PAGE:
Welcome to the global village. When an especially virulent strain of the Asian flu strikes in Indonesia, Malaysia or Hong Kong, we get it too _ and big time.
And so do the Europeans, the Latin Americans and just about anybody else you can think of.
You may have figured out by now that this "flu" I'm talking about is really the seemingly irrational frenzy that took over the world's stock exchanges in recent days. Billions of dollars were being lost on an hourly basis Monday in what turned out to be the worst single-day sell-off of stocks since the big crash 10 years ago this month.
"Doesn't have a thing to do with me," you might say. "Don't invest in the New York Stock Exchange, must less the ones in Hong Kong or Jakarta, so if stocks go down the toilet over there, that's their problem, not mine."
Think again, friend. This is the global village, remember? Instant communications, free trade, multinational business and all that. When they sneeze in Hong Kong, we don't just say "Gesundheit" anymore. We catch whatever it is and start sneezing too.
Monday's 554.26-point drop in the Dow Jones was a pretty big sneeze. So whether or not you've got money in a pension scheme, a mutual fund or money market account, it might be a good idea to start paying attention.
Because what happens in Hong Kong, Jakarta or even Kuala Lumpur does involve you and me. It can cost us some peace of mind, maybe even real money.
Here are some of the reasons why:
First, the annual economic growth rate of these Asian nations has averaged a phenomenal 8 percent or more in recent years. That accounts for roughly half of the world's economic growth last year.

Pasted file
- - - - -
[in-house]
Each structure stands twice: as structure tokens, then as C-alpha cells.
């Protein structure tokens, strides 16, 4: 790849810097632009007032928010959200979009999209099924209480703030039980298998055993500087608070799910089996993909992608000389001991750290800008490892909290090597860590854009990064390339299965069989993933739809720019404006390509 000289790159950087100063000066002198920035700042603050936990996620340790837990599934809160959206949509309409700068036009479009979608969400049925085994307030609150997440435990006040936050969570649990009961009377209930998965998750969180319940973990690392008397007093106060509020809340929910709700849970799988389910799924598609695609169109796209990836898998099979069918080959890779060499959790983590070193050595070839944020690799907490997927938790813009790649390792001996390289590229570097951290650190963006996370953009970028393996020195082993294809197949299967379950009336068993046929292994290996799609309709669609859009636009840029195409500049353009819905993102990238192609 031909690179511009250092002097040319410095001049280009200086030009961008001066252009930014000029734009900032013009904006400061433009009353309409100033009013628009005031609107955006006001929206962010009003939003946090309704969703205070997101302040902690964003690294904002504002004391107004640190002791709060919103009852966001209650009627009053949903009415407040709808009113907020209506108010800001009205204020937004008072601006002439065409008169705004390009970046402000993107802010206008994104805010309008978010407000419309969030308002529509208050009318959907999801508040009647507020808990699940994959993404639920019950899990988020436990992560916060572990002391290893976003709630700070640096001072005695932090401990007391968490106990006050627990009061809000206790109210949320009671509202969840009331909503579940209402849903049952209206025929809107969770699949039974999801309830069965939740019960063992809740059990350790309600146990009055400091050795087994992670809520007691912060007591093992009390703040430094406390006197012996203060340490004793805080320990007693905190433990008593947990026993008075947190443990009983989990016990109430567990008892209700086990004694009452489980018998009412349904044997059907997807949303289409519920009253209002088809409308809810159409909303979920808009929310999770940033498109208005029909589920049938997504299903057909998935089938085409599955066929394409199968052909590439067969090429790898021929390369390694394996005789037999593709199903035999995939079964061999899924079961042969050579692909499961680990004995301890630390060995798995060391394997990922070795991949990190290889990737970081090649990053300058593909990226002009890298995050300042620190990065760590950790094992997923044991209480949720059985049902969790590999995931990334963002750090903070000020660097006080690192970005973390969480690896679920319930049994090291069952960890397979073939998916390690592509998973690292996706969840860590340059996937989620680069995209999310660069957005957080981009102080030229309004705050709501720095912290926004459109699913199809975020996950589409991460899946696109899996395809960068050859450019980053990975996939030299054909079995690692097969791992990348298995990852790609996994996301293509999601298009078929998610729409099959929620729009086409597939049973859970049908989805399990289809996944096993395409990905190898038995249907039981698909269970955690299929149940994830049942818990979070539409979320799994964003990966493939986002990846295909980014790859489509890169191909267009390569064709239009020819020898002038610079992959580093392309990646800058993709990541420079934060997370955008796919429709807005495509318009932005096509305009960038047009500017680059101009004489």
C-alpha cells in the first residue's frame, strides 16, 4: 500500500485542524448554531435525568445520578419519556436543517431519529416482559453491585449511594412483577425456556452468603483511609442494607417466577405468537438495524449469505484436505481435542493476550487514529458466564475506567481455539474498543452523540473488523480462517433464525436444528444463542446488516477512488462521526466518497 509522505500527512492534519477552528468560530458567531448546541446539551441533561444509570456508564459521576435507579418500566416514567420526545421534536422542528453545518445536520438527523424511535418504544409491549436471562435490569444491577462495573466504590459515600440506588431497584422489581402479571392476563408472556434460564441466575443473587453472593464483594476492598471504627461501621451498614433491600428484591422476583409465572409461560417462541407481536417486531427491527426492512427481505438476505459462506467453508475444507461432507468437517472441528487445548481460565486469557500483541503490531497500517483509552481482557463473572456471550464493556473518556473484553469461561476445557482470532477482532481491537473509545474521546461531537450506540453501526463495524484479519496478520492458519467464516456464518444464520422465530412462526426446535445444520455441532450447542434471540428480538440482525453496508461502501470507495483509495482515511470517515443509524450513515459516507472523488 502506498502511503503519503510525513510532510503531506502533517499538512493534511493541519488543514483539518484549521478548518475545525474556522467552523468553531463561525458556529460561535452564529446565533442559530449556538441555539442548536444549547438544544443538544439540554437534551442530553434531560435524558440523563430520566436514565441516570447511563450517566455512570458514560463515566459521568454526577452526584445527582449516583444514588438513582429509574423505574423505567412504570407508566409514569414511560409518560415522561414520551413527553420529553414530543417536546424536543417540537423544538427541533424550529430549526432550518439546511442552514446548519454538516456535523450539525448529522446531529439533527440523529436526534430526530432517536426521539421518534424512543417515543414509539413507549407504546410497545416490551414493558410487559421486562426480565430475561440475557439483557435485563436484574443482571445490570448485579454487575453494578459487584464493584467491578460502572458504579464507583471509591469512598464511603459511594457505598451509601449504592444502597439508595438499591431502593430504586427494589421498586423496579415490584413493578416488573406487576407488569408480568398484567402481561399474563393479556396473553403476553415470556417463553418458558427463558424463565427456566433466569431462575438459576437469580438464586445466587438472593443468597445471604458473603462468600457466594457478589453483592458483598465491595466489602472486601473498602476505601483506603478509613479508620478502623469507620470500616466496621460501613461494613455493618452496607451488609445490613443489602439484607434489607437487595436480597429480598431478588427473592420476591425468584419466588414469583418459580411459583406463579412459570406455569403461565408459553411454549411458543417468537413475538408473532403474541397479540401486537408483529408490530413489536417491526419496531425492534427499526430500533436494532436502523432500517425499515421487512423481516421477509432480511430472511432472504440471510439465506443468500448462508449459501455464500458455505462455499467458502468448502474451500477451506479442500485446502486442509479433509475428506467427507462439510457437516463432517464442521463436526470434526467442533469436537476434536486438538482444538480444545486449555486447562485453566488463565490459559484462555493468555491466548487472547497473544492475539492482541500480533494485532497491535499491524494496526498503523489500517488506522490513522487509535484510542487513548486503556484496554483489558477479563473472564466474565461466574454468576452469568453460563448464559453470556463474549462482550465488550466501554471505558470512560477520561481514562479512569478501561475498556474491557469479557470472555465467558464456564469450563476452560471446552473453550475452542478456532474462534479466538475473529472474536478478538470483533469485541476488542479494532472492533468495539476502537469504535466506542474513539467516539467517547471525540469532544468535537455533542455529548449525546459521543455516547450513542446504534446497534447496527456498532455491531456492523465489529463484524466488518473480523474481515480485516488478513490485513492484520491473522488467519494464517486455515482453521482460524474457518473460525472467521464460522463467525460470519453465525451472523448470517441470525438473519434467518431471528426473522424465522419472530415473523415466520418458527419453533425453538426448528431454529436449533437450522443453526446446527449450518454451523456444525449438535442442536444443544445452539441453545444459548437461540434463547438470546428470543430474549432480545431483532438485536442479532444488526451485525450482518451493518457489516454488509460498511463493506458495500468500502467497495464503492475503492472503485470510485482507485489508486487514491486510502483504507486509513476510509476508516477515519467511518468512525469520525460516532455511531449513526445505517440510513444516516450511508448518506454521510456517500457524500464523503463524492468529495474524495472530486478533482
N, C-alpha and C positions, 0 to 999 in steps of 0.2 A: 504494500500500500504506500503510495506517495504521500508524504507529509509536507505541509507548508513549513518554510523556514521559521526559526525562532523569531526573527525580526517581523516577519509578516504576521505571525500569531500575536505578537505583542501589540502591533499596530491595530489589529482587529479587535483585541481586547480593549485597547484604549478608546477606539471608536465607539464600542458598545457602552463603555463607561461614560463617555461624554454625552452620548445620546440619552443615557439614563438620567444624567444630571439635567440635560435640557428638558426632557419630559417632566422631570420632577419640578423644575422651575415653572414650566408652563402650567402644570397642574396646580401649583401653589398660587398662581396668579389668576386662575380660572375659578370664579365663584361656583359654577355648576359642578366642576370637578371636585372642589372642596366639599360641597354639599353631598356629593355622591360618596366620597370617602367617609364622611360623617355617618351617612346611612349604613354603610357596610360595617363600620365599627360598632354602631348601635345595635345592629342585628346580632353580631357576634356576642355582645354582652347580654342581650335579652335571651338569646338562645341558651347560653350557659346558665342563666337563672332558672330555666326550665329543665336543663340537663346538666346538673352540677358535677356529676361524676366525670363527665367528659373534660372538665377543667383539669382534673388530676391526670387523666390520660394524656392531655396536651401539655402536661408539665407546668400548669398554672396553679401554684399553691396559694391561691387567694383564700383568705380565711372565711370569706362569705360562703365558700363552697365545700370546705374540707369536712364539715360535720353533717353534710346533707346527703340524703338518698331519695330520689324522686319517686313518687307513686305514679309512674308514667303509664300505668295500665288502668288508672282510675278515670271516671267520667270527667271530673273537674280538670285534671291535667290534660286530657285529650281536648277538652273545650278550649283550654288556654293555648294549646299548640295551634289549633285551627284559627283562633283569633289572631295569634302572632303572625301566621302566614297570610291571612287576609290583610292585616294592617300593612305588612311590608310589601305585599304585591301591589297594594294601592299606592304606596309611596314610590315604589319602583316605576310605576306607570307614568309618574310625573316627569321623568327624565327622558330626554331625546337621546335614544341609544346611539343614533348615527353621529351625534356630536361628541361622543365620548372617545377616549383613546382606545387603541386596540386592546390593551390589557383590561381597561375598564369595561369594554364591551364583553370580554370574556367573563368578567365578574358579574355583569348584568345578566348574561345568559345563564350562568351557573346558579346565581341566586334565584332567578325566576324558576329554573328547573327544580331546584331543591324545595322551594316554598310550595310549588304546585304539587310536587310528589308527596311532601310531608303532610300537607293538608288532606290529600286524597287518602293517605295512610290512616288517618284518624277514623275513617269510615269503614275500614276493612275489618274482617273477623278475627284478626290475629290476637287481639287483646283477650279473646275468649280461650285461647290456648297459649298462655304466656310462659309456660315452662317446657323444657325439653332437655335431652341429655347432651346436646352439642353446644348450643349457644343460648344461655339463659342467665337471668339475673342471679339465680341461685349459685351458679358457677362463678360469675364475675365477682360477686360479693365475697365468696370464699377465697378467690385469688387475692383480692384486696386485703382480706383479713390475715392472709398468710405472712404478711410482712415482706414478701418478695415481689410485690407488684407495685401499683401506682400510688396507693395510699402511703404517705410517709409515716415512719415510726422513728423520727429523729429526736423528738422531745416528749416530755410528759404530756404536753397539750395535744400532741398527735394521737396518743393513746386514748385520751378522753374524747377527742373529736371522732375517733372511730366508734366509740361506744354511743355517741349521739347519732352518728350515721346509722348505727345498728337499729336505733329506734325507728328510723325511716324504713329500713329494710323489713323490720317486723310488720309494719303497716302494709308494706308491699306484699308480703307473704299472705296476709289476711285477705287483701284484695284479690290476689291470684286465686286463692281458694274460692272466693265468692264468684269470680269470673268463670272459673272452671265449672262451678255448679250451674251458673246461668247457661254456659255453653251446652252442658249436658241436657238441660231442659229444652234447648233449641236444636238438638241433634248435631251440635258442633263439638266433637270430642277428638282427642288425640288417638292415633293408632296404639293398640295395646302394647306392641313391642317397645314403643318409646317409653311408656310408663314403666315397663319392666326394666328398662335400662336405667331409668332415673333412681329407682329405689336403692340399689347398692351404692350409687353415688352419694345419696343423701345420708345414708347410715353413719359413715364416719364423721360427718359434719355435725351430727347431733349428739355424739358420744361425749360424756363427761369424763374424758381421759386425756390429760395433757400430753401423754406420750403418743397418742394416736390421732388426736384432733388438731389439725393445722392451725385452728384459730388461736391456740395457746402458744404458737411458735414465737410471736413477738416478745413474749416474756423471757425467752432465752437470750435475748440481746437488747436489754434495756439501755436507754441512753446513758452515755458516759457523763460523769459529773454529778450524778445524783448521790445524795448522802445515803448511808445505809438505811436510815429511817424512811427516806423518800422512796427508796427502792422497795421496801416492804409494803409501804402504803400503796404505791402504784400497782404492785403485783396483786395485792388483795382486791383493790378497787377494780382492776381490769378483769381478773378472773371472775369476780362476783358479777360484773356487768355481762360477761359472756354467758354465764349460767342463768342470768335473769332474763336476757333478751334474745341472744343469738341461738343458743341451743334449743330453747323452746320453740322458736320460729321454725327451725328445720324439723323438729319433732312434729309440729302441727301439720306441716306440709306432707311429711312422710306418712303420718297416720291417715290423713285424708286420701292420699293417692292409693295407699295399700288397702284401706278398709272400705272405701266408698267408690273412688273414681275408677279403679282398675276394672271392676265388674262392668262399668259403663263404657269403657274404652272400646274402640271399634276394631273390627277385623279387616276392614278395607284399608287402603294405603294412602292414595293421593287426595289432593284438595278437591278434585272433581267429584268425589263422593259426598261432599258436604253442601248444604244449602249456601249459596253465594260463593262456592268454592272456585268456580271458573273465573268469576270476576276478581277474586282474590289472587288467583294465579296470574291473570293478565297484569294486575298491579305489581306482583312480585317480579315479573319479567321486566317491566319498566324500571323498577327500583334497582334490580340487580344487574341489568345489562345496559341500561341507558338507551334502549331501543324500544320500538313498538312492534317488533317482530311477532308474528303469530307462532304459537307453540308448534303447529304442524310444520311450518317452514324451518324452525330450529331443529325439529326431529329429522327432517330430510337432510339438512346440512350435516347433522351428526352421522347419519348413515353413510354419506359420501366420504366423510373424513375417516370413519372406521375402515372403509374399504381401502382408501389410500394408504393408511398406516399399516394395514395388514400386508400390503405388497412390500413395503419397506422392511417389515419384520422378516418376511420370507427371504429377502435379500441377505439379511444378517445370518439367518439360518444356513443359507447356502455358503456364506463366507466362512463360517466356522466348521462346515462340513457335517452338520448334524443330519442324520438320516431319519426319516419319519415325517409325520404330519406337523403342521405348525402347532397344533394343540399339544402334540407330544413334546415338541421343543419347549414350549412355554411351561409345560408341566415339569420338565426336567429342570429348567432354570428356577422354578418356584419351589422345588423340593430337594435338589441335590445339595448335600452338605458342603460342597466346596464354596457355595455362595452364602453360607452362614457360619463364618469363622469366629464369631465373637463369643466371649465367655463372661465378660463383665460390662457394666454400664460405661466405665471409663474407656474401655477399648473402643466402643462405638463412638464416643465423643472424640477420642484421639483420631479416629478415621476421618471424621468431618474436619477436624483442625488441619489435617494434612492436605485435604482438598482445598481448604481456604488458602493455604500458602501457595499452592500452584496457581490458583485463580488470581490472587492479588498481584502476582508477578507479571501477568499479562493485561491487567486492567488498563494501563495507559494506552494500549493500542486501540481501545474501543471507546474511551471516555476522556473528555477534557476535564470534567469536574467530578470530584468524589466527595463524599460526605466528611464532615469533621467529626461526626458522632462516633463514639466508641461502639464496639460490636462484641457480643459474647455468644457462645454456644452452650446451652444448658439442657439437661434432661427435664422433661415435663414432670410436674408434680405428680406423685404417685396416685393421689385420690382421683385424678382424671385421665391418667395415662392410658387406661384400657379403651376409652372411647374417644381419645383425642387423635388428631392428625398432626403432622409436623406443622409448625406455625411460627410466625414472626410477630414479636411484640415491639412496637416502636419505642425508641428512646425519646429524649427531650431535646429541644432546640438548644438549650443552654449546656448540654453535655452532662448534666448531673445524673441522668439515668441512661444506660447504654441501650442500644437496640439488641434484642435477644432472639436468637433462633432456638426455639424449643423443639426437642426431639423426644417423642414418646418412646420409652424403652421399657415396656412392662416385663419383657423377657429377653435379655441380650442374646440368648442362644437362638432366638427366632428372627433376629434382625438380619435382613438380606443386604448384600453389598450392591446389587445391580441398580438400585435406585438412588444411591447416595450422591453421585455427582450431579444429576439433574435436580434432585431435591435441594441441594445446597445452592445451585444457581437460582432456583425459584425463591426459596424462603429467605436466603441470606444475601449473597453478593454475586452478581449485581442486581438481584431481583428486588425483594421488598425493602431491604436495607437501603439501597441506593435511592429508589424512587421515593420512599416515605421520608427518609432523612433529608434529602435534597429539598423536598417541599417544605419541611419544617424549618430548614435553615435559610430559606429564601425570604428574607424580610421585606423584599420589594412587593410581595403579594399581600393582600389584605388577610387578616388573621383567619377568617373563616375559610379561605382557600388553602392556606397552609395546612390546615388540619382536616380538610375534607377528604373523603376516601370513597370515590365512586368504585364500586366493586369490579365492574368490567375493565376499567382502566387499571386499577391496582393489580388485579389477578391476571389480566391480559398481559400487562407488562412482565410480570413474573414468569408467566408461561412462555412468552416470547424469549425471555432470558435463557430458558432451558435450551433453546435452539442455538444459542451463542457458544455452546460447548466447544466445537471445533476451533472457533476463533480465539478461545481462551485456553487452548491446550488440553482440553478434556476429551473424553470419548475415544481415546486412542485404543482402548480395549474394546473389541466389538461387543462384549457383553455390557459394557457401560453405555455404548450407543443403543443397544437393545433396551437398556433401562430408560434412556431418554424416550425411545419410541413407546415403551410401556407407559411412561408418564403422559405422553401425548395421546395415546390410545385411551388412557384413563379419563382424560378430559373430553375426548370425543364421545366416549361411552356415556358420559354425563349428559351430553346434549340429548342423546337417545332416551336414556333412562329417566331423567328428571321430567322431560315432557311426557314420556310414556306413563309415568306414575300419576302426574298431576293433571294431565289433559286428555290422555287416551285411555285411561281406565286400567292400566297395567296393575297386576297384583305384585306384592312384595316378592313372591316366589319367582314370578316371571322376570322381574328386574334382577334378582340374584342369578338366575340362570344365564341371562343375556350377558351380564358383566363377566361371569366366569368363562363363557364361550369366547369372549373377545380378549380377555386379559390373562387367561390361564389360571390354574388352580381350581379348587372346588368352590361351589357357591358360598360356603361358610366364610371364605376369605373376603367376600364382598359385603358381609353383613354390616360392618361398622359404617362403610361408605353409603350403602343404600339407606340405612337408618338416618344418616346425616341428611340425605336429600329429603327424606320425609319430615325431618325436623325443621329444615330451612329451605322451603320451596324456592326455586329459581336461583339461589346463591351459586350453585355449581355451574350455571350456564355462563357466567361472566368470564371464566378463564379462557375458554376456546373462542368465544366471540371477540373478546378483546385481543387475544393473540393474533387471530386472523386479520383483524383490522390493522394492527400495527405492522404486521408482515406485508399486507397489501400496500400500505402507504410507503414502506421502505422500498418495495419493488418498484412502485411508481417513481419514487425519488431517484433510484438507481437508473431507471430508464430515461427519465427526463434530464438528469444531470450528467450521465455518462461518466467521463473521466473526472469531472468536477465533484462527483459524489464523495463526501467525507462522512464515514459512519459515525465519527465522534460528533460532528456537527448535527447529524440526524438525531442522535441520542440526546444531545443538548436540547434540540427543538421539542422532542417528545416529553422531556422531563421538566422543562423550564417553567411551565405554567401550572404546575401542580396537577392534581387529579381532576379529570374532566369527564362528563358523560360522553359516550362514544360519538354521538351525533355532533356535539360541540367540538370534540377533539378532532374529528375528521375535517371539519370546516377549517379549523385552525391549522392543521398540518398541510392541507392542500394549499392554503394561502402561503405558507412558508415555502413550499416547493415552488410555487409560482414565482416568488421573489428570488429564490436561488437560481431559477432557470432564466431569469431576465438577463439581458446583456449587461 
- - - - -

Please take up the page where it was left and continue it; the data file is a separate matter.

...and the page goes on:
When that Asian growth rate stalls _ or as appears likely now, goes down _ these countries will buy fewer things from us. And when you consider that our exports to Asia have gone up roughly 70 percent during the last seven years _ to more than $200-billion _ it's easy to see we're talking about a lot of money and domestic jobs.
Another consideration is that many of America's biggest companies _ outfits on the Fortune 500 list of manufacturers _ have plants in Asia. And when there's a financial crisis or stock exchange collapse over there, these companies suffer in all kinds of ways.
First, because the stock market problems in Asia were linked to instability in the value of the local currencies, the U.S. dollar gets relatively stronger on the currency exchange markets. That, in turn, makes the profits of the American companies' Asian operations go down. Which in turn makes the parent company's profits go down here at home.
And that means fewer new jobs, or maybe even fewer jobs overall _ i.e., layoffs.
And that's not the end of it. A general sell-off like the one we had on Monday hurts just about everybody. Pension schemes, mutual funds and money market accounts stop growing the way we've come to expect them to grow. Some even lose overall value.
With less disposable income or money to invest, people stop spending on things that aren't absolutely necessary. Your Christmas buying might be lower key this year than it was last. Maybe you'll put off getting that new car or refrigerator. And since a lot of sales people work on commission . . .
Etc., and so on . . .
I first started paying attention to all this when I was living in Brussels, Belgium, in 1973. That was the year then-President Richard Nixon devalued the U.S. dollar 10 percent and within days it went down another 20 percent or so on the currency markets.
That might not have made much difference to people living in Florida or California, but to me it meant an immediate 30 percent pay cut, while living in a town that was already more expensive than New York City. That's when I started trying to figure out how all these currency exchange dealings, interest rates and international stock markets were connected.
The main point here is that when the markets take a dive in Kuala Lumpur, Jakarta or Hong Kong, we had better watch out. It might involve us almost as much as it involves those people we don't know on the other side of the planet.
Whether we like it or not, it's a global village. And it's time we got used to it.